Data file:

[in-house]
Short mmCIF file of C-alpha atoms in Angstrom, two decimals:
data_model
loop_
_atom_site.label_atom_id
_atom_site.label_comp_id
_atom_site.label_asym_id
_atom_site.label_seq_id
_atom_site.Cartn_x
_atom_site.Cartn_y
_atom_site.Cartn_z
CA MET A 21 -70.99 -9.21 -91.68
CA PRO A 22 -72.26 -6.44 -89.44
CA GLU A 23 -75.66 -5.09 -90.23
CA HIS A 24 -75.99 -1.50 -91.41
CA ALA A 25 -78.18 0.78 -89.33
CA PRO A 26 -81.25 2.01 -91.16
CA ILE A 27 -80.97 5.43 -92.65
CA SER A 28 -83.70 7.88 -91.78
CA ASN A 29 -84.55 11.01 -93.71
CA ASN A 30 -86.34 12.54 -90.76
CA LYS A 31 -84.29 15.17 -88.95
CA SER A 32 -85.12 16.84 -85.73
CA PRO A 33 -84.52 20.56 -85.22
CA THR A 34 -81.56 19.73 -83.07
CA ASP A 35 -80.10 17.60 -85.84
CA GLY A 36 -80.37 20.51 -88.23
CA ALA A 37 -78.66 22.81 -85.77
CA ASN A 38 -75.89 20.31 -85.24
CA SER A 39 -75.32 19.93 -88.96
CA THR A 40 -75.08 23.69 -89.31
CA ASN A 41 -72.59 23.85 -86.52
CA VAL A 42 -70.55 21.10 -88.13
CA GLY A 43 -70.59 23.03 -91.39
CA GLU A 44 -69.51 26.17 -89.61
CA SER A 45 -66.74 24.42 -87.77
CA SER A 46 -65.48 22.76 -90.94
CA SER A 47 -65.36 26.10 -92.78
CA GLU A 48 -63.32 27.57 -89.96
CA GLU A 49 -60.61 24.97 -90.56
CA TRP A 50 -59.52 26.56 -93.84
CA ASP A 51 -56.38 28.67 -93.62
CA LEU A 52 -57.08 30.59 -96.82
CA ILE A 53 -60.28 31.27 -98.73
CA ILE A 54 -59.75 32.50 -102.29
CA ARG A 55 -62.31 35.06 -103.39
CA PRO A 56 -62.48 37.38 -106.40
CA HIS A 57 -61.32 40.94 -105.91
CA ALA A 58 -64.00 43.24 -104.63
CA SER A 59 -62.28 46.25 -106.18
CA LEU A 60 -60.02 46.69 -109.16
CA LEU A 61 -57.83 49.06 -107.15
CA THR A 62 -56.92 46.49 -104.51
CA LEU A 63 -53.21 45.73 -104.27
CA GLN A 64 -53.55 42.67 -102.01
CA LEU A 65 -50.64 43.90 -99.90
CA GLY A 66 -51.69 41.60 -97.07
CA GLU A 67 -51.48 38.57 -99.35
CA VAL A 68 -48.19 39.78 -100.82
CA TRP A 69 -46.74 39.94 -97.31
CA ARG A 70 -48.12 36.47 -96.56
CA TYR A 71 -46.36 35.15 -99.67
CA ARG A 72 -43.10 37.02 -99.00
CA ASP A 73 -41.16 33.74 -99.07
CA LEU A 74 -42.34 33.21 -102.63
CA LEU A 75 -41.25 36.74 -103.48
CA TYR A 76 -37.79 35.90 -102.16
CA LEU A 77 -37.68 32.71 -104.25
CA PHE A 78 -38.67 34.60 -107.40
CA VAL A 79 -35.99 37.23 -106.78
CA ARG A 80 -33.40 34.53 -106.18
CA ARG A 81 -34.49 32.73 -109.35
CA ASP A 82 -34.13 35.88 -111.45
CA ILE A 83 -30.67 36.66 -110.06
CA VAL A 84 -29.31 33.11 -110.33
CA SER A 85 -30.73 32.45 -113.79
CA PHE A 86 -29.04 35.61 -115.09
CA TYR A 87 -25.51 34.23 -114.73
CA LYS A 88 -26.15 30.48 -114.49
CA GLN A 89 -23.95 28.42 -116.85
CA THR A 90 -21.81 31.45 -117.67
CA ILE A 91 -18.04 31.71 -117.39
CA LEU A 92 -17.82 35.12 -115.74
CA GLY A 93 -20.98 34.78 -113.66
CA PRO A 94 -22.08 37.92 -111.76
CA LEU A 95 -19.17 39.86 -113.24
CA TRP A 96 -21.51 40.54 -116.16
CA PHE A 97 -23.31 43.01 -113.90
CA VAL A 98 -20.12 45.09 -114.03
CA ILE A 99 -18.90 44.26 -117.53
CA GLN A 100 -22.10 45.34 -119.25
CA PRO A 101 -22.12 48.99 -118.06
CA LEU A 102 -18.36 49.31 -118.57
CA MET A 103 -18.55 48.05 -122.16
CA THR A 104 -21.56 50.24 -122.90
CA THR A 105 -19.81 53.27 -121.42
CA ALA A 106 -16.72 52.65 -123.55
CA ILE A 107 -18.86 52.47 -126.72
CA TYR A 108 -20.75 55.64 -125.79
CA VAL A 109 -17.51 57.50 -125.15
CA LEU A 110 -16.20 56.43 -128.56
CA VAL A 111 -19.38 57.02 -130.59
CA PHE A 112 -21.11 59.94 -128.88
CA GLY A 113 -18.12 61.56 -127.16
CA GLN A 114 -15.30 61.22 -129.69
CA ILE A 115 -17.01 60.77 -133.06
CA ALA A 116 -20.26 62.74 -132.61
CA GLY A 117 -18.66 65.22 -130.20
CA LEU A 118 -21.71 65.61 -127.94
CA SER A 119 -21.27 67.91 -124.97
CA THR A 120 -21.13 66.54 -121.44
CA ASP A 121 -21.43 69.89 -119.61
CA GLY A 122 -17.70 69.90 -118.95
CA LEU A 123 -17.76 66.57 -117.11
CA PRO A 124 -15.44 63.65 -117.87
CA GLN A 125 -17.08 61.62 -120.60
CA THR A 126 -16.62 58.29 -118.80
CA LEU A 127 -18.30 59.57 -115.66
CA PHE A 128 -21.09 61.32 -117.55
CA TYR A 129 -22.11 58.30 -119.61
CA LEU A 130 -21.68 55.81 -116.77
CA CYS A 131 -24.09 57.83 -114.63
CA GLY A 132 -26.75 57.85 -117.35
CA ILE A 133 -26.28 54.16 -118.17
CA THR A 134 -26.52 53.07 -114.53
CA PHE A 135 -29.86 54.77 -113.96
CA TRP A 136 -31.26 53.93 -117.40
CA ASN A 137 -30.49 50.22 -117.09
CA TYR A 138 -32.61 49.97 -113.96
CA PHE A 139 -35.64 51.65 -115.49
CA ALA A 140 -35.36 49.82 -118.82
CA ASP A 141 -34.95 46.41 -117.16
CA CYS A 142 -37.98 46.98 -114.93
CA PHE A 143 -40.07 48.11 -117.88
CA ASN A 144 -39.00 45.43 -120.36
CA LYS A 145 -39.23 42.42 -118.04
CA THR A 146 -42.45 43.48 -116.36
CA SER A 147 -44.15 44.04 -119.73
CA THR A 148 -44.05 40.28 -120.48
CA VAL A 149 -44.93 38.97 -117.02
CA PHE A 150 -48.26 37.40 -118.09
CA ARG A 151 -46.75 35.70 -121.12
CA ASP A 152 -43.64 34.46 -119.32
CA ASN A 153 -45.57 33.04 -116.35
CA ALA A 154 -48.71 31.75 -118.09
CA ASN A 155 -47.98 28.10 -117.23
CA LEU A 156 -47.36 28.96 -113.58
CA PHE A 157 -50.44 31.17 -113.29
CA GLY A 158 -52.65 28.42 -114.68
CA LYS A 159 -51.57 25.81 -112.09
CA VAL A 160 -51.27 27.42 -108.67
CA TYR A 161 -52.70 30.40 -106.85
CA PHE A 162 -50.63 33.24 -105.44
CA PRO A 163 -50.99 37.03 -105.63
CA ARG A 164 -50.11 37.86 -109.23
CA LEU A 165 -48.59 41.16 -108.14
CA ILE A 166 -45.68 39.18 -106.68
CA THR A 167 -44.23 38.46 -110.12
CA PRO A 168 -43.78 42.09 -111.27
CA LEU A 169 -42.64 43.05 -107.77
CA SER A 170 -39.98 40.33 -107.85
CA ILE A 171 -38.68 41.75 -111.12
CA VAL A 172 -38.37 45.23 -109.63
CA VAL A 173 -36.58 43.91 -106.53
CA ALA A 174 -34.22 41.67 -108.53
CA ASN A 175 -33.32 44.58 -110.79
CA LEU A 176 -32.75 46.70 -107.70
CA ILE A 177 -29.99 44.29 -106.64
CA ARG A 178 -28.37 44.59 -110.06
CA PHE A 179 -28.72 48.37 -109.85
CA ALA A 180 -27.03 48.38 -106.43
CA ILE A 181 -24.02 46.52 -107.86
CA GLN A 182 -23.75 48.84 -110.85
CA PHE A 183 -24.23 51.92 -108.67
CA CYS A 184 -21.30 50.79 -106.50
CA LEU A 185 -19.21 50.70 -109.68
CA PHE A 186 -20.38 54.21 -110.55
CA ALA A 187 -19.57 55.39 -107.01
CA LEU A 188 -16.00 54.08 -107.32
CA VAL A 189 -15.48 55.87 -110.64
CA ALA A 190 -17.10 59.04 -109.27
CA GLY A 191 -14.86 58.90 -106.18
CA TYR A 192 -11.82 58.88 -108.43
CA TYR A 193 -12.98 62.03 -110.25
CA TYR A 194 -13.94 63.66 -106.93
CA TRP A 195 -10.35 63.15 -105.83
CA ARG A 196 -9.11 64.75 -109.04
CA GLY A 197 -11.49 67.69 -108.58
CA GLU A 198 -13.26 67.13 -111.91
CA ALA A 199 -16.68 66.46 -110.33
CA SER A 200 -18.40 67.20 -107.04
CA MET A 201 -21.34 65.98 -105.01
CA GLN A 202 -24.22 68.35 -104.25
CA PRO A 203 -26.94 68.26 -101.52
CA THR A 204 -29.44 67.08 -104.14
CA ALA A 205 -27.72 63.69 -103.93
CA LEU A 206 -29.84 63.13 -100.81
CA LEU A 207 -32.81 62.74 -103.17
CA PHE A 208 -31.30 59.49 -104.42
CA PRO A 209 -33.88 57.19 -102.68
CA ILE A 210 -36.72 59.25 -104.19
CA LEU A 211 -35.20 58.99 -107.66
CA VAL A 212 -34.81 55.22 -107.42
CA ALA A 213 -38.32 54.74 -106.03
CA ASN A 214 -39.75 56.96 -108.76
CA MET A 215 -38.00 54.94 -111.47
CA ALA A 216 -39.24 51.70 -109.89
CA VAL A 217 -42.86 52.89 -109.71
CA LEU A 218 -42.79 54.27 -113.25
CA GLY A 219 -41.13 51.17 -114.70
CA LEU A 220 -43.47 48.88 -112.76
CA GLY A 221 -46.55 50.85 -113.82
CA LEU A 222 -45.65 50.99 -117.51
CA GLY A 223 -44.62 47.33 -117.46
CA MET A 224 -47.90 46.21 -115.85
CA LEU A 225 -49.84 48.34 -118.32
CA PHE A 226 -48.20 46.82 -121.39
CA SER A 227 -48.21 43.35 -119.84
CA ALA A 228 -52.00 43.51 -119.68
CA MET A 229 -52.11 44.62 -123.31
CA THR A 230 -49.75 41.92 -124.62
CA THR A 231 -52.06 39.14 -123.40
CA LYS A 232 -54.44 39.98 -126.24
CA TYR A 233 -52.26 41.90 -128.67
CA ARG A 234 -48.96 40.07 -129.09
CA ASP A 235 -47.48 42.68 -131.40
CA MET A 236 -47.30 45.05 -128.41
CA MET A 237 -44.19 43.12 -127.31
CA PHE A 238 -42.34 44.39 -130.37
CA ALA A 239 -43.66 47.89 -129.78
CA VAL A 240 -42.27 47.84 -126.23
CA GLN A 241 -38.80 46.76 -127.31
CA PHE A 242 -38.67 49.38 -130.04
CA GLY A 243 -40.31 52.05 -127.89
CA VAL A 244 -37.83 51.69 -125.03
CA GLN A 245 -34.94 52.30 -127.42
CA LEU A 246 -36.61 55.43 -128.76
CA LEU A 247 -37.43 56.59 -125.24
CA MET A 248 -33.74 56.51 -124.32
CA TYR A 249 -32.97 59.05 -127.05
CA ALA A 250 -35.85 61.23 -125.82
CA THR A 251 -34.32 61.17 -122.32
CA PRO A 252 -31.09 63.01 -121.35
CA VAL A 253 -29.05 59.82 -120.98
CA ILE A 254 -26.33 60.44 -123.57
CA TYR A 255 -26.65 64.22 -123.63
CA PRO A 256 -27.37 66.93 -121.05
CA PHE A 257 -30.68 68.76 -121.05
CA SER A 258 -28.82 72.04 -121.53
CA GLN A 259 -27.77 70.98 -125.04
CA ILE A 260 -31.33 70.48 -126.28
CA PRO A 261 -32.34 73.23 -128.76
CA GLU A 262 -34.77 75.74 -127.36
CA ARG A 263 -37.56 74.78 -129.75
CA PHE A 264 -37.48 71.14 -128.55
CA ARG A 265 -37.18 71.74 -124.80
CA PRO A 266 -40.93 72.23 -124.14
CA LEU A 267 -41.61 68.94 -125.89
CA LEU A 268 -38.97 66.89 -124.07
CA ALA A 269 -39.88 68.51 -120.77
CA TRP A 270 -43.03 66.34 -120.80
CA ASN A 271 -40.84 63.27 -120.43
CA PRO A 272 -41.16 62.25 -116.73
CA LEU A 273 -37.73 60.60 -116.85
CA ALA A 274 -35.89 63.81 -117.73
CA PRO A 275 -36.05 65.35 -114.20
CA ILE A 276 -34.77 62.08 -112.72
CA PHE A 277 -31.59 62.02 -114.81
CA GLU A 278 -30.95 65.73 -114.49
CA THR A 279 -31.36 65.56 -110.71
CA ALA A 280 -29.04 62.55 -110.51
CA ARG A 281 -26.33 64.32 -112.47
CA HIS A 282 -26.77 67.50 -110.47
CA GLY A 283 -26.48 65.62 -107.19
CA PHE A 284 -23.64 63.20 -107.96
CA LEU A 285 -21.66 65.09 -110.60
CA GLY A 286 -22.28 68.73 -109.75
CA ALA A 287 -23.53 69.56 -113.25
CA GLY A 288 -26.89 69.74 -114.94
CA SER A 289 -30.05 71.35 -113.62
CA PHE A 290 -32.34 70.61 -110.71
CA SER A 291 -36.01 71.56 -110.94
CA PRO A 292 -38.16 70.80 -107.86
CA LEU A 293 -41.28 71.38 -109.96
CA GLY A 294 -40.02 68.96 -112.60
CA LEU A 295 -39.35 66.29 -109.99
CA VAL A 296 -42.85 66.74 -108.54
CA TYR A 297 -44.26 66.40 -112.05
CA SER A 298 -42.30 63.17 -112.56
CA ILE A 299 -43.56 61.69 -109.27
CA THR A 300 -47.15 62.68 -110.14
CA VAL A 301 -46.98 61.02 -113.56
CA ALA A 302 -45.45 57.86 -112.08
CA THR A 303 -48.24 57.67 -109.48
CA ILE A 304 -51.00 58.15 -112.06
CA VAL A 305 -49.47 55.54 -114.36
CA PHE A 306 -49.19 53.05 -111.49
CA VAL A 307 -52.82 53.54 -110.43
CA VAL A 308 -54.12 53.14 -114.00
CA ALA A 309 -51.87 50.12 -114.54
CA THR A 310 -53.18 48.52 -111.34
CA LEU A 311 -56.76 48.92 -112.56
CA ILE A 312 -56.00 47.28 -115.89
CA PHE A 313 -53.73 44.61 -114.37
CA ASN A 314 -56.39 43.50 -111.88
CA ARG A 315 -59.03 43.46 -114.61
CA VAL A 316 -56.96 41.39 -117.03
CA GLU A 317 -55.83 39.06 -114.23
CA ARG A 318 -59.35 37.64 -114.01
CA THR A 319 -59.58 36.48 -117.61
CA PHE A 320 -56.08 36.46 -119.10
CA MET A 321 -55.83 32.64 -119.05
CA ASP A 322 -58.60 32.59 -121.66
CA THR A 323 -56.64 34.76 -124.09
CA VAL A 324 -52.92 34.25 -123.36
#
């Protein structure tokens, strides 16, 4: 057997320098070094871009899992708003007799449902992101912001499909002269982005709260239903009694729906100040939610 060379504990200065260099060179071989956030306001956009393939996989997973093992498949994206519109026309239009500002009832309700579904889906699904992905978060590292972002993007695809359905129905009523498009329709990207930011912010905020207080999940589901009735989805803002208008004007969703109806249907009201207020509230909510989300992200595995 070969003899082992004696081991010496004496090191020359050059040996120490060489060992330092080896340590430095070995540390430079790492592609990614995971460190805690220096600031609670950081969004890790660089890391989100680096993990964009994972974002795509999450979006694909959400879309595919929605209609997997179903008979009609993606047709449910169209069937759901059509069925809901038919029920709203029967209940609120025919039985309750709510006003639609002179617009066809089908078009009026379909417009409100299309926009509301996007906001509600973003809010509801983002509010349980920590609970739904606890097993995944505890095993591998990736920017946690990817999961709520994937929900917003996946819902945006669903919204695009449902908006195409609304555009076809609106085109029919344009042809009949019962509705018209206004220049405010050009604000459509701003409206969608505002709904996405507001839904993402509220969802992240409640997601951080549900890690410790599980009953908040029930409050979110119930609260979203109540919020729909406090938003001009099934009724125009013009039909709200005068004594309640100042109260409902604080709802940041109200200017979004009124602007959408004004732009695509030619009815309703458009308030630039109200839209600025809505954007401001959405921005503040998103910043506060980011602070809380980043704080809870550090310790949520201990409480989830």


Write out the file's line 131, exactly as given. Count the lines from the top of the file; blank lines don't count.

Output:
CA ALA A 140 -35.36 49.82 -118.82